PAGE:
John Gordon, a restaurant consultant and analyst with Pacific Management Consulting Group in San Diego, sees other dangers. According to CEO Meiron, Burgerim is looking for individuals, not experienced restaurant operators. “If you have the $50,000 franchise fee and are willing to come on board, we’ll take a chance on you,” Meiron said.

“It’s shocking that a system this complicated, with 11 different patties and a variety of sides, will take someone with no restaurant experience,” Gordon said. “The better burger space is filled with competitors,” he added, “many of which have drive-thru windows and well known names. Burgerim is selling itself as a low-cost alternative and instead of developing logically, it is selling units all over the country. I worry that many will fail.”

The franchisees Loni suggested we talk to do have restaurant experience. Eric Marquez ran restaurants and nightclubs in Dallas before opening a Burgerim in an outlet mall in Allen, Texas. “We are extremely busy,” Marquez said, “partially because shoppers have few other options. I am already planning a second one in Irving, in a mixed use office park.”

Prag Gandhi, who opened the first Burgerim in Virginia, in Haymarket, used to be a Subway franchisee. “My partner was still in the military service and we wanted to open a restaurant together,” Gandhi said. “We Googled the cheapest burger franchise to get into and Burgerim came up. I flew out to L.A. to meet Oren and we decided to just go for it.

The first time my partner tried the food, it was in our own store. We now have a second one under construction and signed a lease for a third.”

The state of the chains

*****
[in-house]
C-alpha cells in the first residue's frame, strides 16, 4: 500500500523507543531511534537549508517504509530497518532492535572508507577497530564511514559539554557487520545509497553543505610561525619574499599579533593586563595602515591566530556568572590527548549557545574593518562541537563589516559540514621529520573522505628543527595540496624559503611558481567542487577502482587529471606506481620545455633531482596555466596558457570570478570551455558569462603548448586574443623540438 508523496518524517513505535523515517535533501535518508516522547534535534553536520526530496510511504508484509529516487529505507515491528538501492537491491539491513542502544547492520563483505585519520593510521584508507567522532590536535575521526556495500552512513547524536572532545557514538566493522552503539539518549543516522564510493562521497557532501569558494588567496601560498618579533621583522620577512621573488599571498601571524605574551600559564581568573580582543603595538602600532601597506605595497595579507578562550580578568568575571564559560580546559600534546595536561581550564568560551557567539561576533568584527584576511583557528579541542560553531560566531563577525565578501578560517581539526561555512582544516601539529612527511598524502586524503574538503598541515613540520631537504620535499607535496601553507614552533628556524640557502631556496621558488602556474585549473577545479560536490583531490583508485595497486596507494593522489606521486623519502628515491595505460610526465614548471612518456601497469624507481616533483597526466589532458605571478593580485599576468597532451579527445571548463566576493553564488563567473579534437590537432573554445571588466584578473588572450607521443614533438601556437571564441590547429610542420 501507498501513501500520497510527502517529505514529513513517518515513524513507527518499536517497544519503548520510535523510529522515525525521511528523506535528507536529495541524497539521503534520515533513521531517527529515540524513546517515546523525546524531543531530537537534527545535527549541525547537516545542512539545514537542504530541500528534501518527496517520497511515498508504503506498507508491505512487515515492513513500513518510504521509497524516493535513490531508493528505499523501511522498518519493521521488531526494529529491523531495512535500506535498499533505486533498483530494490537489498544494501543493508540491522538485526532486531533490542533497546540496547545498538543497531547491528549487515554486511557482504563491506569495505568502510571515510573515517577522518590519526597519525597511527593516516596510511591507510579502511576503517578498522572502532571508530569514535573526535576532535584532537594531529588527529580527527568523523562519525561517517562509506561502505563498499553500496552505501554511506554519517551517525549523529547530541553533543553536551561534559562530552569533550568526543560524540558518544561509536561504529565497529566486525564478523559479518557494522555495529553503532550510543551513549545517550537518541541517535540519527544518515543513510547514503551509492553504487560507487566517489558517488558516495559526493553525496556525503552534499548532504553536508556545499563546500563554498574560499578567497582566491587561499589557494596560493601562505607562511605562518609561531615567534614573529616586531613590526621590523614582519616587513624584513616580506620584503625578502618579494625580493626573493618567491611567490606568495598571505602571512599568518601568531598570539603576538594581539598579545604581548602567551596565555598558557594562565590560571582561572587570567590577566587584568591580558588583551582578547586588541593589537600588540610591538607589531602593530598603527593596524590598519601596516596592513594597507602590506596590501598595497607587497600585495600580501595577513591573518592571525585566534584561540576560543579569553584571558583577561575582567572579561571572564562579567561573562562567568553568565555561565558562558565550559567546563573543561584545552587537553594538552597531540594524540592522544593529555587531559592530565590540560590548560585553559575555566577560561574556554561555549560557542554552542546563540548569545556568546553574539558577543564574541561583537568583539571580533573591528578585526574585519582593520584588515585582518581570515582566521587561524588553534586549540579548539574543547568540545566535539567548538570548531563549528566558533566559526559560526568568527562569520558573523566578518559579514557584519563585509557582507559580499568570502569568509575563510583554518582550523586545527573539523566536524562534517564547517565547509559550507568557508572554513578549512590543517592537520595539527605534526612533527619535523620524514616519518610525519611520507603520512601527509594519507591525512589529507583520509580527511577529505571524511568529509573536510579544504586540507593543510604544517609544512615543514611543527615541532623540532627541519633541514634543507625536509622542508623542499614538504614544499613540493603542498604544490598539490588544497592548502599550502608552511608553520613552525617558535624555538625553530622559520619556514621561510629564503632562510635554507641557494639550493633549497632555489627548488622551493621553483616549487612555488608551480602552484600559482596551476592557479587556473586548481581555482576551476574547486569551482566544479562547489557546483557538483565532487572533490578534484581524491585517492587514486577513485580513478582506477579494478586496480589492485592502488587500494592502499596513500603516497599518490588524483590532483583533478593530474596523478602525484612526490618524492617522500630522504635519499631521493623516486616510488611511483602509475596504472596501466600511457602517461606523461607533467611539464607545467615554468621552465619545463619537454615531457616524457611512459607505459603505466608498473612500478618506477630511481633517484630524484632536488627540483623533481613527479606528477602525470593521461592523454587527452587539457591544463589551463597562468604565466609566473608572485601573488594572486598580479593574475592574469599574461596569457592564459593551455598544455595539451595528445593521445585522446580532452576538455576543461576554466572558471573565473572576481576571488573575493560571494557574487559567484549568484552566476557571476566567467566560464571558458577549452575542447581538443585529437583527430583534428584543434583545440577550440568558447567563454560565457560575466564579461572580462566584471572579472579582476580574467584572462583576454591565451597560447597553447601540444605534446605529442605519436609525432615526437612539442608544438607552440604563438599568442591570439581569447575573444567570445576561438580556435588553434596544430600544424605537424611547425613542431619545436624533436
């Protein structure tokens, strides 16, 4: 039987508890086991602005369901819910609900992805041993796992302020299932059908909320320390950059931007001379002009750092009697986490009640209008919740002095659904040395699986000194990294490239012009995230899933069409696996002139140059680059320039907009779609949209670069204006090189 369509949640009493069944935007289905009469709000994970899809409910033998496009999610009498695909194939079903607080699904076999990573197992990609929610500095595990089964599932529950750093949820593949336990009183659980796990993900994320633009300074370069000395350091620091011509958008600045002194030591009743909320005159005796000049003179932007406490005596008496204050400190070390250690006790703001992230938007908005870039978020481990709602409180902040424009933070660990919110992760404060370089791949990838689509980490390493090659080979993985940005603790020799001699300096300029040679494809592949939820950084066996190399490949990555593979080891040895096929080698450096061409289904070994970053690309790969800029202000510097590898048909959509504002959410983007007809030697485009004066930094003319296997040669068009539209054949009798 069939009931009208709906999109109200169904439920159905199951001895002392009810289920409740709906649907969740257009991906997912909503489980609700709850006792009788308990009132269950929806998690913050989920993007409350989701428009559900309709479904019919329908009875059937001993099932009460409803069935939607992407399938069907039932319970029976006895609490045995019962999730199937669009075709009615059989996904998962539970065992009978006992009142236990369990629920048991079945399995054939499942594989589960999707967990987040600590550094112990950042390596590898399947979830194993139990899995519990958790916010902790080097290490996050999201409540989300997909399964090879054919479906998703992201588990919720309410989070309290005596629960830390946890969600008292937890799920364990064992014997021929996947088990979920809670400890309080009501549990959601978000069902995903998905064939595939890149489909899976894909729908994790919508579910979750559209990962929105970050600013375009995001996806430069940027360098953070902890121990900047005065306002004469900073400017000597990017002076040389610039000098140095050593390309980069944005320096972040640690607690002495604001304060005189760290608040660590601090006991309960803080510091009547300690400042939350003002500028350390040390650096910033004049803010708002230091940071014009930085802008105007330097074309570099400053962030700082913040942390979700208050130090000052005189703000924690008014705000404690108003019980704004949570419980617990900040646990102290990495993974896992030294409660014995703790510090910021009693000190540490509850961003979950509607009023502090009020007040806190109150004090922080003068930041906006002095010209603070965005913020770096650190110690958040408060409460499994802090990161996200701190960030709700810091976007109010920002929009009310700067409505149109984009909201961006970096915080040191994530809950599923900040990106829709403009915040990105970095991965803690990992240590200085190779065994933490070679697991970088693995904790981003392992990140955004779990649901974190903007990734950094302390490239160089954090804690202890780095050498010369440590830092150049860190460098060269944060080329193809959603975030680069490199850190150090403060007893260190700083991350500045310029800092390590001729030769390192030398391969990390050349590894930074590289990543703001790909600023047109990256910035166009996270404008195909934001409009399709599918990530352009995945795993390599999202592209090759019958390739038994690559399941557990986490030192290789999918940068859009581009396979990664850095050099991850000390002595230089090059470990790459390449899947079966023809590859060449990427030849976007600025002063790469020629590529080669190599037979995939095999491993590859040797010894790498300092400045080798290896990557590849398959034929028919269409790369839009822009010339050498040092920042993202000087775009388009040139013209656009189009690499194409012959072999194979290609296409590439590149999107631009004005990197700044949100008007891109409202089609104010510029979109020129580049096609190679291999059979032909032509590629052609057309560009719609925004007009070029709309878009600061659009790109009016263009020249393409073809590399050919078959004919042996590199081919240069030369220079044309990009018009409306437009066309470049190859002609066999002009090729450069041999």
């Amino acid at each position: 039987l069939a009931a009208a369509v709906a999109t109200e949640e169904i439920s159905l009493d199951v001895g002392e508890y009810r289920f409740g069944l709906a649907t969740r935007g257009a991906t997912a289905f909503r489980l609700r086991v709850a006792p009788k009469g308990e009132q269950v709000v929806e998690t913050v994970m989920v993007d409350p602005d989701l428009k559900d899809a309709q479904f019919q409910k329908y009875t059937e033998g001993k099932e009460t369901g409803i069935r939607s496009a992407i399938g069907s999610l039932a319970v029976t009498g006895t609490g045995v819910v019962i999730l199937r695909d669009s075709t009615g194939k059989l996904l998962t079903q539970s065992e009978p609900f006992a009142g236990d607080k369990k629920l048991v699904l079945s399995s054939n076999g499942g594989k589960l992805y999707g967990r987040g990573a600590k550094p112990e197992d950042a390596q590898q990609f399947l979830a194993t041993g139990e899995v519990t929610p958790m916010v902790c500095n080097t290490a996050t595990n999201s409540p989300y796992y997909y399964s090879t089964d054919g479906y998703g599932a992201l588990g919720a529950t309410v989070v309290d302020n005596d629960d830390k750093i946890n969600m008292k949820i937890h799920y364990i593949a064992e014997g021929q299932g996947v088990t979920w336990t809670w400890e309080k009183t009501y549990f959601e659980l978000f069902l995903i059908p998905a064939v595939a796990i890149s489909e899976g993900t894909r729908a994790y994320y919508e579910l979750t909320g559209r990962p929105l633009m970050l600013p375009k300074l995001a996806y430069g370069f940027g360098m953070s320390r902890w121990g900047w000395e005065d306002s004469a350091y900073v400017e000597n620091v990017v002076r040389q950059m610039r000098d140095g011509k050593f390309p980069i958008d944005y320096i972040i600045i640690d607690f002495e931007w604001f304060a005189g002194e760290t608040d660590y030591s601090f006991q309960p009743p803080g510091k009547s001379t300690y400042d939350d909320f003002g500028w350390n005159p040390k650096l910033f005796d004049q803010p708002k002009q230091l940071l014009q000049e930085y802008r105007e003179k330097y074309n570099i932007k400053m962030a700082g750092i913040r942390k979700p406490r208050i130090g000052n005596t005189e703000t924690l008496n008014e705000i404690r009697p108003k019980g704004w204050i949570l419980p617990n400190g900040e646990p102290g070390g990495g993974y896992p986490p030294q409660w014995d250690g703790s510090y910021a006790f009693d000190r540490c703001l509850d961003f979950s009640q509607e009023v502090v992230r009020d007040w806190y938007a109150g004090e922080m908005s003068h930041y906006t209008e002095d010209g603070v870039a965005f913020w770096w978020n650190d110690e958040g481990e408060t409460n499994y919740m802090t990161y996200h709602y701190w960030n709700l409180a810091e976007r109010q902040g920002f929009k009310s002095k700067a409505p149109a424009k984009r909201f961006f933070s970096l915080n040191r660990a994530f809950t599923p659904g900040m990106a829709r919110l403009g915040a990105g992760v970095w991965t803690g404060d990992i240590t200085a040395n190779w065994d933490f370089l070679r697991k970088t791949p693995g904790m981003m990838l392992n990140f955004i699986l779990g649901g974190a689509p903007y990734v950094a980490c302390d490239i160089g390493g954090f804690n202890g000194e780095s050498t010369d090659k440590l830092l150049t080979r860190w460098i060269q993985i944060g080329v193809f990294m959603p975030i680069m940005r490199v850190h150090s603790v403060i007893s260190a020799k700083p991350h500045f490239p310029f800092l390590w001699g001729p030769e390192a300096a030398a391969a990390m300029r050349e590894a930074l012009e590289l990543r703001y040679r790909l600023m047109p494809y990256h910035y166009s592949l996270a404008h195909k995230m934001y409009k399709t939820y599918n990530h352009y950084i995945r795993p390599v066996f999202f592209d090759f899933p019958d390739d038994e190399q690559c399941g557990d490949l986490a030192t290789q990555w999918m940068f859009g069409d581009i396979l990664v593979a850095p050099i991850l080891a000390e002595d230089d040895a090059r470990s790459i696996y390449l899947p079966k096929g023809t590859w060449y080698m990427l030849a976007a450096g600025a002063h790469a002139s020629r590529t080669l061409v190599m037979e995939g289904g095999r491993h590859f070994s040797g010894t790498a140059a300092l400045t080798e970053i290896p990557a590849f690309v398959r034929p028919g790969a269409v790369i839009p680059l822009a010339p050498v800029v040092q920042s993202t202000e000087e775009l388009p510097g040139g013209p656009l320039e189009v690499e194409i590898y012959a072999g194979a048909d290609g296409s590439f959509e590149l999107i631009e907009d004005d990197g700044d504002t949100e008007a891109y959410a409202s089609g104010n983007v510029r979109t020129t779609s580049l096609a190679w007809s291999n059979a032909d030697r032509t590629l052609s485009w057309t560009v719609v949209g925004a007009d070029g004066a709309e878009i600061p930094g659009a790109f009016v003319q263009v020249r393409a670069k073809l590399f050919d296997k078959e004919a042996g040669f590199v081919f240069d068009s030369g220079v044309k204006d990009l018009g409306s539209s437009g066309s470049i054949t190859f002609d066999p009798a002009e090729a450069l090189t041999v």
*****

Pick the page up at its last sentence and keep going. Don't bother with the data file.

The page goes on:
Back on the internet, another Loni blog post reminds readers that “Burgerim is not his only successful business. He is also the moving force behind the wildly popular Italian fast food chain Siciliano. He bought one restaurant and quickly turned it into a chain with 50 locations. He did the same thing with Schnitzeliya, a mid-class restaurant chain, and the YoYo Yogurtland franchise.” (All are located in Israel.)

With the help of an Israeli friend, we checked on the current status of those chains, which have all been sold to new owners. Siciliano now has 12 units open, with one more under construction; YoYo Yogurtland has five units open in Israel and one in Bulgaria. Schnitzeliya, a chain that serves breaded chicken breasts on baguettes, now has 15 locations.

The fate of another Israeli chain is more controversial. Bandora, a shawarma (Middle Eastern meat preparation) chain, filed for bankruptcy in 2015, leaving 30 individuals who had paid franchise fees in the lurch, according to an article in an Israeli newspaper. Loni claimed he was not an owner of that chain, only an employee.

Asked about the article, Meiron said, “Before I accepted this position, I did my research and found an article alleging things about one of Loni’s other businesses in Israel. In our first conversation we talked about this. There are always two sides to every story and Loni told me he never owned the business in question. He personally satisfied my curiosity.

My focus is on the dynamics of our brand.”

In another undated blog post, Loni cites his previous experience and says, “His newest chain, Bandora, has taken the market by storm with its stores packed to capacity with diners who are raving about its unique Shawarma which is cooked over hot coals.”

Finally, we found the following on a website that asks workers to rate their employers. It was posted August 8 by a “current employee.”

Question: What advice would you give the boss of Burgerim about how to improve it?

Answer:  “Stop telling stories about your past successes as they are not true and easily found to be false.”